“There is still this prevalent idea out there, the image of the starving artist. Or the idea that a career in the arts is not viable. And that’s worse than a bad idea, that’s a dangerous idea, and it leads to a lot of people being unhappy in their 40-hour work weeks which are not healthy and not good for any of us. It’s problematic to me that we still uphold that image of a starving artist or the idea that being a good artist is somehow linked to being an unhealthy person.”
One of the big themes we’re focusing on this year at ARTPRENEUR is productivity. Dunn has a couple productivity practices to share.
1. Get up early. “Unless you’re really a nighthawk and your circadian rhythm has been totally converted, get yourself up in the morning. For most of us, most of the time, we just say that we’re not morning people because we’re tired. And if you’re tired there’s a reason, so find a way to rest yourself so that you can get up early and kind of start fresh and attack your day because it’s amazing what you can get done before anyone else gets up.”
2. Avoid the ‘busyness’ culture. “I think we’re all a little bit addicted to busyness and I think it is partly because it is addicting to feel like you’ve gotten something done without necessarily having to do any work. So every time you want to do something like have an interaction with someone, really ask yourself, what is the most productive way to have this interaction? Is it an email, a phone call, a face-to-face meeting? Also, learn to be very respectful of other people’s time and your own, and learn to say no, without excuses or even rationale. It’s ok to just say ‘no that’s not something I want to take on right now’. It leaves you with more time to focus on getting your own work done.”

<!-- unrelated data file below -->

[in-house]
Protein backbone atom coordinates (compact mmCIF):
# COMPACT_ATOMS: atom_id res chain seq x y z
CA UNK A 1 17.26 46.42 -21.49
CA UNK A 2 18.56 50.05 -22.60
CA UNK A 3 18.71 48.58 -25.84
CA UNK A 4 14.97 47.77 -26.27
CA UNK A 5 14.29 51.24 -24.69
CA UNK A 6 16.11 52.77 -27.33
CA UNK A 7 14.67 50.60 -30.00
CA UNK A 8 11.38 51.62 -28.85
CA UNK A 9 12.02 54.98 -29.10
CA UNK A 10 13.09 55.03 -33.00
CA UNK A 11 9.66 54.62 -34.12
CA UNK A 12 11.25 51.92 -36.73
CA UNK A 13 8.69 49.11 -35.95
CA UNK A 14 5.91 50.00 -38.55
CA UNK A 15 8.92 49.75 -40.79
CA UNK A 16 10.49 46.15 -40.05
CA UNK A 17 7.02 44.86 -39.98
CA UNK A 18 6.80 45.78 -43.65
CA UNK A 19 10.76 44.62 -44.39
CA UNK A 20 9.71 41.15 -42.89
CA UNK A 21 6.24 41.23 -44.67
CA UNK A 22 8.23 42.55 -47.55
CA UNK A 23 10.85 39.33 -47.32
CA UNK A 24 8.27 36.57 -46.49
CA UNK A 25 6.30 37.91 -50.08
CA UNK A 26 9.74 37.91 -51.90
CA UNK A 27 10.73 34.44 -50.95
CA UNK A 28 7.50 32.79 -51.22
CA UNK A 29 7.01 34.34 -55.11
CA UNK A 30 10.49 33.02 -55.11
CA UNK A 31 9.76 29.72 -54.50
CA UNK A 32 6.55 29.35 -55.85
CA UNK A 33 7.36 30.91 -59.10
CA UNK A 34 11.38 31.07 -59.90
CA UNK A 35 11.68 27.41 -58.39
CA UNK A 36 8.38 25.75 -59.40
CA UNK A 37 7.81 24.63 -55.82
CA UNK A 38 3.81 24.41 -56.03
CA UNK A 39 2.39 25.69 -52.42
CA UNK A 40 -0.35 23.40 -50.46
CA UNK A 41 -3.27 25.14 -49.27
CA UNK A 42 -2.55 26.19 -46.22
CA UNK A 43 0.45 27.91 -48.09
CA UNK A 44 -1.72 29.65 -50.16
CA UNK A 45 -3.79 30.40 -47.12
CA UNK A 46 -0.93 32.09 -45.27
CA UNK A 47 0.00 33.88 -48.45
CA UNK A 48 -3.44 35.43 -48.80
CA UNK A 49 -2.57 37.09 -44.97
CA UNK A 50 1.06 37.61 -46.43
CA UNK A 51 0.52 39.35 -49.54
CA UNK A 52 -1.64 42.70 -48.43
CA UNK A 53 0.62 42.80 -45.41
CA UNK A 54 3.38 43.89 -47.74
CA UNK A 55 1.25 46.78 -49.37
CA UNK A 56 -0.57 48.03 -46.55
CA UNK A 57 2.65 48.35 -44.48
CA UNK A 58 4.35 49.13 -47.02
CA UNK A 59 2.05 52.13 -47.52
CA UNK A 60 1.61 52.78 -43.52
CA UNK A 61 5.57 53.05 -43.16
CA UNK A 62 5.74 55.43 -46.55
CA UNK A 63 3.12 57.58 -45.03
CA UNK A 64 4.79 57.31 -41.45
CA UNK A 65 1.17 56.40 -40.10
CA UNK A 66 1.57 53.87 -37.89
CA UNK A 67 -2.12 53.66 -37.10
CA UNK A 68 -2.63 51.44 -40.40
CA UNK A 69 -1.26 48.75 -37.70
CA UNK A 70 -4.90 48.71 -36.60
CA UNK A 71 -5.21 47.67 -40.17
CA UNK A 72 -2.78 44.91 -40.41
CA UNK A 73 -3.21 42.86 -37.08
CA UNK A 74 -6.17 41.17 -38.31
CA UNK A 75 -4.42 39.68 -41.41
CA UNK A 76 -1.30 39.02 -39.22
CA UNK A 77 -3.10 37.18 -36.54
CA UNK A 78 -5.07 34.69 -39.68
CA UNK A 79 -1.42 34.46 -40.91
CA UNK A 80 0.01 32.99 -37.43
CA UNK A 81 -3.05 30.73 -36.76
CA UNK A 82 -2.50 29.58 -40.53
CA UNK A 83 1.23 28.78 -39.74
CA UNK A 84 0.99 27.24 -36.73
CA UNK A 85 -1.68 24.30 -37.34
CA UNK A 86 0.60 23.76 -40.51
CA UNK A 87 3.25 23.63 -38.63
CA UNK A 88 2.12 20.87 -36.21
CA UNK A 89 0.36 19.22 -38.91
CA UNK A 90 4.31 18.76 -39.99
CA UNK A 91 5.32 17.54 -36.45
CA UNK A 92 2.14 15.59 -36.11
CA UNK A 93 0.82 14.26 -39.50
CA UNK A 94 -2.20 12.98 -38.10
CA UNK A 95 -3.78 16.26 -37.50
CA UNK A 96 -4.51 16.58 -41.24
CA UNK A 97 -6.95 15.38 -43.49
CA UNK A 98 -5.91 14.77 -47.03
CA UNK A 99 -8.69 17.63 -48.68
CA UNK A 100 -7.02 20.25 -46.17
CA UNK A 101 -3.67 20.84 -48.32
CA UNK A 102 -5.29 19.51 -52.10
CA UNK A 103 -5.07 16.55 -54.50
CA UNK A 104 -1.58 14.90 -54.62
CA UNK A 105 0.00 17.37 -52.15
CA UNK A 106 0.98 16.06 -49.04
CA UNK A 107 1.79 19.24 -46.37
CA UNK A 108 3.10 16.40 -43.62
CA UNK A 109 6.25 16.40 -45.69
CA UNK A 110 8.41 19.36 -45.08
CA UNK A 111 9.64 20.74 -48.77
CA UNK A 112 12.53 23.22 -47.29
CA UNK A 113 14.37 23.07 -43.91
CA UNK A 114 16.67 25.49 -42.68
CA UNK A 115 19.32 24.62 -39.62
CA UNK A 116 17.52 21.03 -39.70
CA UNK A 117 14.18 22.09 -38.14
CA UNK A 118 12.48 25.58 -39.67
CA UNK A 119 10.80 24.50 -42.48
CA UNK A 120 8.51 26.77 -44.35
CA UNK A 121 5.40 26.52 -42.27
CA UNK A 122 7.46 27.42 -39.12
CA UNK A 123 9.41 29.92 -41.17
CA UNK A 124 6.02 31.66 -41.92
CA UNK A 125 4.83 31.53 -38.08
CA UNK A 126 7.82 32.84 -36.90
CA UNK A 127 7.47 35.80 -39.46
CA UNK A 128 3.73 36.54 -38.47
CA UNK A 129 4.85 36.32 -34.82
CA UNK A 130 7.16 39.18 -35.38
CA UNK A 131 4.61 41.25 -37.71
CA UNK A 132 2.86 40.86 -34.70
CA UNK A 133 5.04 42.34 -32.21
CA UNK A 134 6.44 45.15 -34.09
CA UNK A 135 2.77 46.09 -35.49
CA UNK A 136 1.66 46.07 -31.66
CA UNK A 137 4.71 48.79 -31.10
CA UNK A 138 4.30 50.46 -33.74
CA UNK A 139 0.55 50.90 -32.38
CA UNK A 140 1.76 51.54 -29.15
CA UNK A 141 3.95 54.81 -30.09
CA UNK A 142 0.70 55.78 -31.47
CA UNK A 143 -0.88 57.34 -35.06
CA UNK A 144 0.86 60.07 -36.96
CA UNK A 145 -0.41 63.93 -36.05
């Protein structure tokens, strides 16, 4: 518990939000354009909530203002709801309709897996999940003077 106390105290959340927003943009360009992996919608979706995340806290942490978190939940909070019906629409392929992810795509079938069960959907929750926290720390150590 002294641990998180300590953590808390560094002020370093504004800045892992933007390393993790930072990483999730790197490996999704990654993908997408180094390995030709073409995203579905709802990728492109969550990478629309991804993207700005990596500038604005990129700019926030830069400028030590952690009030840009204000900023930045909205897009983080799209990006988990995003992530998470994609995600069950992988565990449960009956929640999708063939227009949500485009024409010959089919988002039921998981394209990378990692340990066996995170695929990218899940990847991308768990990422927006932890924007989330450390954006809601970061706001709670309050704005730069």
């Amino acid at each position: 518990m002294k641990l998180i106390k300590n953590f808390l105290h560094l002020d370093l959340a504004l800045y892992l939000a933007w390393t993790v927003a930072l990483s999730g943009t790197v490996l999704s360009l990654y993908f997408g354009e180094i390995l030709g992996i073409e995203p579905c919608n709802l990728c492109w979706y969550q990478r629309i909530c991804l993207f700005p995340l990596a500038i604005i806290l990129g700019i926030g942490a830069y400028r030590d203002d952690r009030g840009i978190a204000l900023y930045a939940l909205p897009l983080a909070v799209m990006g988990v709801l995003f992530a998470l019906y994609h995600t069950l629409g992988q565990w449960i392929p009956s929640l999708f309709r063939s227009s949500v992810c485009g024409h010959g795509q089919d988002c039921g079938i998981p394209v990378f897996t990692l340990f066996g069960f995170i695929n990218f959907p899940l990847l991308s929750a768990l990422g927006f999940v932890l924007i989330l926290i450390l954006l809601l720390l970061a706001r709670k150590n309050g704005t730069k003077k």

The last topic to cover was that of disruption, specifically, how can we use disruption as a positive force? Dunn, who is taking part in Inktober this year (embedded above) with a little story about going through the process of being uncomfortable, believes that disruption is in itself a positive force.
“Disruption really just means that something that was once established has changed. I don’t think that disruption itself is negative, in fact, I think stasis is more negative. And one of the worst things I think we can do is lean into that aversion to discomfort. If you can get yourself worked up to the idea of being uncomfortable and if you can teach yourself to go towards that feeling you will accomplish so much more. Your brain is never going to want to go after the thing that you don’t really have the steps laid out for. It’s never going to attack the task that you don’t have totally planned out. You’re never going to feel ready and you feel like you’re never going to do it perfectly and those are signs that you need to go towards to those experiences. Be uncomfortable and unsure. Do it anyway.”
Did this blog post leave you feeling motivated? Got any questions you’d like to ask Brenda? Be sure to catch her as a Co-MC at this year’s ARTPRENEUR Ottawa 2017 Conference: Canada 151 – Let’s Get to Work!